Thank you so much for the invitation. It's tremendous. I've never done a presentation like this to a parliamentary committee. I'm in new territory here, as certainly the country is on new, uncharted grounds.
I'm from the Canadian Centre for Policy Alternatives. We're a research shop, with offices across the country. I'm based in the national office here in Ottawa. We've been spending a considerable amount of time and resources lately trying to wrap our collective heads around the scope of this public health crisis, which has precipitated, obviously, an economic crisis.
What I'd like to talk to you today about is the impact of the economic crisis, certainly for women and girls in Canada. We can be under no illusion; this is having a devastating and profound impact in communities across the country, and my presentation will stress the impact on women and girls.
I was able to distribute a few research slides in advance. I'm not sure whether members of the committee got those slides. I want to focus on a few key messages from our research and analysis of the labour force survey in the last couple of months and what that would suggest for, I would hope, a feminist recovery plan or when we pivot and start to think long-term. Hopefully we can take up some of that in the questions.
Certainly the first message I'd like to deliver today is that women are at the forefront of this economic crisis. Over half of all female workers currently are employed in the five Cs: caring, clerical, catering, cashiering and cleaning. These are precisely the types of jobs that are directly involved in containing the pandemic and extending needed support and care to those affected.
Again, I'm not sure whether you have the chart, but it reveals and looks at the disproportionate representation of women in many of these categories. That includes, for instance, the fact that 90% of all nurses in Canada are women, 90% of PSWs working in long-term care homes are women, and two-thirds of all those who clean and disinfect our hospitals are women. These are the same women who go home to their families to start the double shift with the worry that they're bringing the virus home with them. Of course, other women work in sectors such as food and accommodation, financial services and retail, all of which have been profoundly affected by the government-mandated shutdown of service.
As the chart shows, many of these same occupations have a high representation of racialized workers, whether that's long-term care homes populated by migrant and racialized workers, or whether it's caregivers, cleaning professions and the like. When we're thinking about the impact on workers, it's critically important to understand the diversity and certainly the concentration of racialized workers.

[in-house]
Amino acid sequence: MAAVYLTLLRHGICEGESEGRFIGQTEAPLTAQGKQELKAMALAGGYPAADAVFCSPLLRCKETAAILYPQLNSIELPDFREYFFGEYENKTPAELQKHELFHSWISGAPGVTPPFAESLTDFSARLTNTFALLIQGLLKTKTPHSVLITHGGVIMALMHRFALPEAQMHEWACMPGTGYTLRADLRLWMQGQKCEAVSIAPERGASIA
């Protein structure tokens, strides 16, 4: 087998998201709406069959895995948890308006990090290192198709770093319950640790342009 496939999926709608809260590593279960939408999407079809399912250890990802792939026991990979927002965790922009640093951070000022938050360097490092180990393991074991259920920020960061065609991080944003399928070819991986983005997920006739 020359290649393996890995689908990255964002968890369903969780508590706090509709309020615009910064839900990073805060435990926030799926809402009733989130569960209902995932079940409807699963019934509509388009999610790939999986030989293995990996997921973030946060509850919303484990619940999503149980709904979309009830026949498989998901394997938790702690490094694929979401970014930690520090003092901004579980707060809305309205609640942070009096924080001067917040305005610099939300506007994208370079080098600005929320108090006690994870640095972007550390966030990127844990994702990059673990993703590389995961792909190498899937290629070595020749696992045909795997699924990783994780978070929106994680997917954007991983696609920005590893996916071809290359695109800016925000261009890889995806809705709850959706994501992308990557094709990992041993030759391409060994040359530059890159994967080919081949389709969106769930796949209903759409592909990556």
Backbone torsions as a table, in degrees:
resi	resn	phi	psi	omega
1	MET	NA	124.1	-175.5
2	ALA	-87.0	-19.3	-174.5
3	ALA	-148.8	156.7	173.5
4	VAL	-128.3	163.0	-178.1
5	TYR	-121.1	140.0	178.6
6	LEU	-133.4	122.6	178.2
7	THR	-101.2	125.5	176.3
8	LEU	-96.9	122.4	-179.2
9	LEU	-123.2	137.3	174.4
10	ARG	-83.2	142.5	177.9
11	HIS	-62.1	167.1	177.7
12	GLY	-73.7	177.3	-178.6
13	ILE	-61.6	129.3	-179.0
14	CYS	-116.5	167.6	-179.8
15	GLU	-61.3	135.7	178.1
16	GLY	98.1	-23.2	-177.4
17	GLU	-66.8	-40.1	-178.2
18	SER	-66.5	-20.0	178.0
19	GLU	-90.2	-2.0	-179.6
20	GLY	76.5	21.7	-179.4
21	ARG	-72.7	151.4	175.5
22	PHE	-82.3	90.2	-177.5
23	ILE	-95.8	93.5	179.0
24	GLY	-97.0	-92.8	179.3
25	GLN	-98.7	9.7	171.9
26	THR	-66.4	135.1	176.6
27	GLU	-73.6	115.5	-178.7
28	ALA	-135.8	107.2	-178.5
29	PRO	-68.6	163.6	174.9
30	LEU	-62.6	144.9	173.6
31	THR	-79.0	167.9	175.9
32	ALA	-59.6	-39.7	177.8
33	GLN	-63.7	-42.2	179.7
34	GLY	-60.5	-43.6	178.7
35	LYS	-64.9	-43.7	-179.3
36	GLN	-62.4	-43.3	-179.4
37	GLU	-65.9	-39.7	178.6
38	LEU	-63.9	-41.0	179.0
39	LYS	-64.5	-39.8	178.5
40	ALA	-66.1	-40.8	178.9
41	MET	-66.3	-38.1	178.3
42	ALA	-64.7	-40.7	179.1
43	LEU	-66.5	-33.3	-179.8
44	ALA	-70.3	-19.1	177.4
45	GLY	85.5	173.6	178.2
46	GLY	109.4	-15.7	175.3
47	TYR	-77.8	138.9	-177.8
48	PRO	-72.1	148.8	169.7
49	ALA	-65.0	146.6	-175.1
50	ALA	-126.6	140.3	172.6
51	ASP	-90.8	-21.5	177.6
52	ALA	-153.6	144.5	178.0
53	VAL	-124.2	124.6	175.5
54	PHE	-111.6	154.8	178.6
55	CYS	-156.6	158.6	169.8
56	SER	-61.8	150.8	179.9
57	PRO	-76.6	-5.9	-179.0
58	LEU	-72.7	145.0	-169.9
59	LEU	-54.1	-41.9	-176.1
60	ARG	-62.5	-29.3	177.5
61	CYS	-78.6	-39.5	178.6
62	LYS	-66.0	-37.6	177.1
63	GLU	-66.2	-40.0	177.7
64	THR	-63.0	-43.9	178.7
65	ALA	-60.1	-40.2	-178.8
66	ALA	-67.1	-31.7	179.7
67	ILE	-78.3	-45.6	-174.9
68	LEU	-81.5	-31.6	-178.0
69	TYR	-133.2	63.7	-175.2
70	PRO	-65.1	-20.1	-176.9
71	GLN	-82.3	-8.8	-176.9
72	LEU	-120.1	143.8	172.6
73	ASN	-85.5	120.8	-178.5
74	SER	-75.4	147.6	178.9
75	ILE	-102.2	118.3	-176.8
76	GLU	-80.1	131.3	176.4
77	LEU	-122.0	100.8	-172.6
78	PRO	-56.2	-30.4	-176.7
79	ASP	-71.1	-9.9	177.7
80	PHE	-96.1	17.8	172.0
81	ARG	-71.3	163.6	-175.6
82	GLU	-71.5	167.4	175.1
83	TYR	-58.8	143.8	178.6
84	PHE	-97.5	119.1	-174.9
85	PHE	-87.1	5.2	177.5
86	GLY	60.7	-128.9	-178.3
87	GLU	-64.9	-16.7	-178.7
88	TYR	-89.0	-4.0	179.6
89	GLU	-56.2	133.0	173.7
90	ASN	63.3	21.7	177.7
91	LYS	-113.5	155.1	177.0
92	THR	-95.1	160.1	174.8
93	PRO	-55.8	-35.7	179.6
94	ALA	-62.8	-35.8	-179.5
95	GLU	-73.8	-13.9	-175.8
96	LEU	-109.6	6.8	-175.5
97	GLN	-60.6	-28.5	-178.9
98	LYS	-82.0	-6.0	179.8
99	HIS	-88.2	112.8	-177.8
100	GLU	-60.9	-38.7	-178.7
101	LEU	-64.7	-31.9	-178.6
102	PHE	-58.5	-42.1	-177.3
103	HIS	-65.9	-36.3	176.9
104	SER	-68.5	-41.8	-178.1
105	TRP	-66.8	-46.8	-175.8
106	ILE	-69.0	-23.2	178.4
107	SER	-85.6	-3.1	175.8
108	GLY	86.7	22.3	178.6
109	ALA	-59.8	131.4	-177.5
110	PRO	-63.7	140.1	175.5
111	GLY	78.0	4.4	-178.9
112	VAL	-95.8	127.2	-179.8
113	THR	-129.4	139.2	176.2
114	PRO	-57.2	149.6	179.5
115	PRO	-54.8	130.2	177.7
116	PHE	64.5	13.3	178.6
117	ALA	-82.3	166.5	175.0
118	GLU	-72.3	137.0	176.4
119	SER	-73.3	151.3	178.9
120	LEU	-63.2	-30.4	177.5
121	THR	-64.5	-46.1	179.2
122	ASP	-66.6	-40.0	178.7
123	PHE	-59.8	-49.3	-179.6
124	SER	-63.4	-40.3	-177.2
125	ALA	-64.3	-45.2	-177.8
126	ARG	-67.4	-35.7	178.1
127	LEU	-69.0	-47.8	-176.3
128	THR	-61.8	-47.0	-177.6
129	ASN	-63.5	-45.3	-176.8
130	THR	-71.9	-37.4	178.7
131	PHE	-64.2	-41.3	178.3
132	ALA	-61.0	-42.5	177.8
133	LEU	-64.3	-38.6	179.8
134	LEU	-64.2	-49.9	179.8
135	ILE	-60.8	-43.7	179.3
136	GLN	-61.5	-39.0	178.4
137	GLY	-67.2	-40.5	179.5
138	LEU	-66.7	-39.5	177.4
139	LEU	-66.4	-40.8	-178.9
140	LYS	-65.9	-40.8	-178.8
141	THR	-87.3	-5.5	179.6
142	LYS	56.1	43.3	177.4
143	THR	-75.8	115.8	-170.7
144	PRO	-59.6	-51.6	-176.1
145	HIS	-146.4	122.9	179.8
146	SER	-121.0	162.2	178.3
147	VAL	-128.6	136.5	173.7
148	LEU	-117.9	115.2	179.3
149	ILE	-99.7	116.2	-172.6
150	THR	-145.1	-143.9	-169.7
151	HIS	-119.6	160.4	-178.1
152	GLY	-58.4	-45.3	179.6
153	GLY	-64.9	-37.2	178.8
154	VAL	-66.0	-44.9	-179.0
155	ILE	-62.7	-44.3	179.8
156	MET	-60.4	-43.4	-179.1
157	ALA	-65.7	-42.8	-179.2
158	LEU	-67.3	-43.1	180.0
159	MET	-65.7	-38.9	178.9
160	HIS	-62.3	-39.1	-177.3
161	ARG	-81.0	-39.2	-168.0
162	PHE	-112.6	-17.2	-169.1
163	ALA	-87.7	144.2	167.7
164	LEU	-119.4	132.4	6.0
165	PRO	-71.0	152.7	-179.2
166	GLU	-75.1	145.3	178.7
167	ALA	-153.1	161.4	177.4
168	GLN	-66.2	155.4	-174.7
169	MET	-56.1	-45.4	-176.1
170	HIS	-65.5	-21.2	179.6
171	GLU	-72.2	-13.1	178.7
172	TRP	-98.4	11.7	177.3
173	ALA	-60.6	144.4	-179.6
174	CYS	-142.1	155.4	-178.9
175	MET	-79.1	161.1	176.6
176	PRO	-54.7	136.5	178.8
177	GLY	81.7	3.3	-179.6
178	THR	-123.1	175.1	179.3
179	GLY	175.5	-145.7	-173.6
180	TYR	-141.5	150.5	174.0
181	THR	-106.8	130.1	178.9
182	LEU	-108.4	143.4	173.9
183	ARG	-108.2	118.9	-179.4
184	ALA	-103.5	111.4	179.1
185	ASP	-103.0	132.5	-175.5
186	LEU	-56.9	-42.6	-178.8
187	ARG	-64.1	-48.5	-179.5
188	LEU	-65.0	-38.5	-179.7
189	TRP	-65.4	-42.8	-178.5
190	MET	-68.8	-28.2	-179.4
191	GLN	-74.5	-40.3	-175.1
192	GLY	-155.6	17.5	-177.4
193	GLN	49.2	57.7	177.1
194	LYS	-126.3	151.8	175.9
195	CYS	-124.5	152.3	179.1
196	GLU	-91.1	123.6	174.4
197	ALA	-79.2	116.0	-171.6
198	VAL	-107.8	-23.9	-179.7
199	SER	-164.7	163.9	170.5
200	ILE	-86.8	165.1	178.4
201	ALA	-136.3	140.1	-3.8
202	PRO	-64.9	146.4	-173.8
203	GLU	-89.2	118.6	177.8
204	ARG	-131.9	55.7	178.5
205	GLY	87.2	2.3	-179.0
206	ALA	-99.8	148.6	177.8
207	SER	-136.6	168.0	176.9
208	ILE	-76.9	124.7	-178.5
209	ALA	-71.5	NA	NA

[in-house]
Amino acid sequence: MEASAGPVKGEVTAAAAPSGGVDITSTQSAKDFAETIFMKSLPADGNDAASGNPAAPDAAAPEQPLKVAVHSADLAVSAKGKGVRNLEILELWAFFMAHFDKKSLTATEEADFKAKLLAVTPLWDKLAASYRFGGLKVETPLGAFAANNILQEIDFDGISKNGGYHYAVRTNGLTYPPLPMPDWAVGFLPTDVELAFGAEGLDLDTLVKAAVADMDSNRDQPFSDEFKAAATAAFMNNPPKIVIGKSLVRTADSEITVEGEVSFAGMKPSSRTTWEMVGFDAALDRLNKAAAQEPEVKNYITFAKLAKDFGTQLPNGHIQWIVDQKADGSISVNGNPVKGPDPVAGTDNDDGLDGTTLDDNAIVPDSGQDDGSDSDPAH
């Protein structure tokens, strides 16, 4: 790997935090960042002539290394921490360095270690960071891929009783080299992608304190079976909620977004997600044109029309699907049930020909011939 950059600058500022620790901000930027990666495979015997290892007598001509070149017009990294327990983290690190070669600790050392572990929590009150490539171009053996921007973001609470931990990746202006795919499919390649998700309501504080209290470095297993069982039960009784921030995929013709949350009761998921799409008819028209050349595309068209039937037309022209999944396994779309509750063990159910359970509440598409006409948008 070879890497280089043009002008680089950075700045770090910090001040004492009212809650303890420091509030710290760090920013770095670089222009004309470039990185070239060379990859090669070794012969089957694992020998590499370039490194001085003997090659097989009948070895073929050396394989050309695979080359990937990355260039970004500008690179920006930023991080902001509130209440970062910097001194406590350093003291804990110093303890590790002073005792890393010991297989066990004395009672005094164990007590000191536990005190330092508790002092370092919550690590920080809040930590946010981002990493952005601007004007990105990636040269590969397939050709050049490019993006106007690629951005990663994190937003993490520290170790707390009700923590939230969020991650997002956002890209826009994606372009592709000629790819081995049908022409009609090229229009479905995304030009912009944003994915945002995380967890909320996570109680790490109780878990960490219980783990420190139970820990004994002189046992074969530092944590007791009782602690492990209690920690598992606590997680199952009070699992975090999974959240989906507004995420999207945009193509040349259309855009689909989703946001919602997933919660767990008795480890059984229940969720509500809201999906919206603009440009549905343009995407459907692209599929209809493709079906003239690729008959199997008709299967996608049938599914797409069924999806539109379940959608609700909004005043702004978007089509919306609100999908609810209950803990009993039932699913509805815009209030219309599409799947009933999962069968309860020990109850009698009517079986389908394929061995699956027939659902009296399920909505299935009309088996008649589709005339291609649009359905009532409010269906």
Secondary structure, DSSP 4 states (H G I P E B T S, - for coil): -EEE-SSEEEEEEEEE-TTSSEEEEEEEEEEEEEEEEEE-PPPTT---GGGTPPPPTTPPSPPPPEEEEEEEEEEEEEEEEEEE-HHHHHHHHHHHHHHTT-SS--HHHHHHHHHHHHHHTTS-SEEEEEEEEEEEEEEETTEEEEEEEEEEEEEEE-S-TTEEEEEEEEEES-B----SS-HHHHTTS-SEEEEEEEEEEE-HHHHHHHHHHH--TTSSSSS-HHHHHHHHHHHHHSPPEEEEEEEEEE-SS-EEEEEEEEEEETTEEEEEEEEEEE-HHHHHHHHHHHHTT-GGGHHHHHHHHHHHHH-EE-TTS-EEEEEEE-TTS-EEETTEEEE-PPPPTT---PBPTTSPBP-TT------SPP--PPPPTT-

The other piece or the second message I'd like to stress is that many of the jobs, of course, as we said, are at high risk of exposure to the infection. These are precisely the same jobs that tend to have fewer protections in the form of paid sickness leave or other health benefits. In fact, our research at the CCPA has shown that, for instance, last year, in 2019, only 19% of workers in accommodation and food and only 30% of workers in the retail sector had access to paid leave.
As I said, these are high-risk jobs, especially for those who make the least amount of money. According to our research, 43% of all workers who earn less than $14 per hour were in high-risk jobs, as compared to only 11% of the wealthiest workers. A majority, fully one-third, of all women workers are in these high-risk jobs. Women are at the forefront of this crisis, both in the care and in their paid work, and they are the ones going into the labour force every day and being exposed to the pandemic.
The economic crisis that's unfolding, of course, is rolling out and impacting communities across the country, and women were significantly hit. With the first labour force survey, we saw that 70% of all job losses in the month of March were experienced by women, as retail, accommodation and the like shut down. We're expecting the next labour force survey on Friday, but the April numbers showed hugely that there were now three million Canadians out of work, and another two and a half million who had lost the majority of their hours. All in, as of April, that represented 32% of all female workers and 29% of male workers.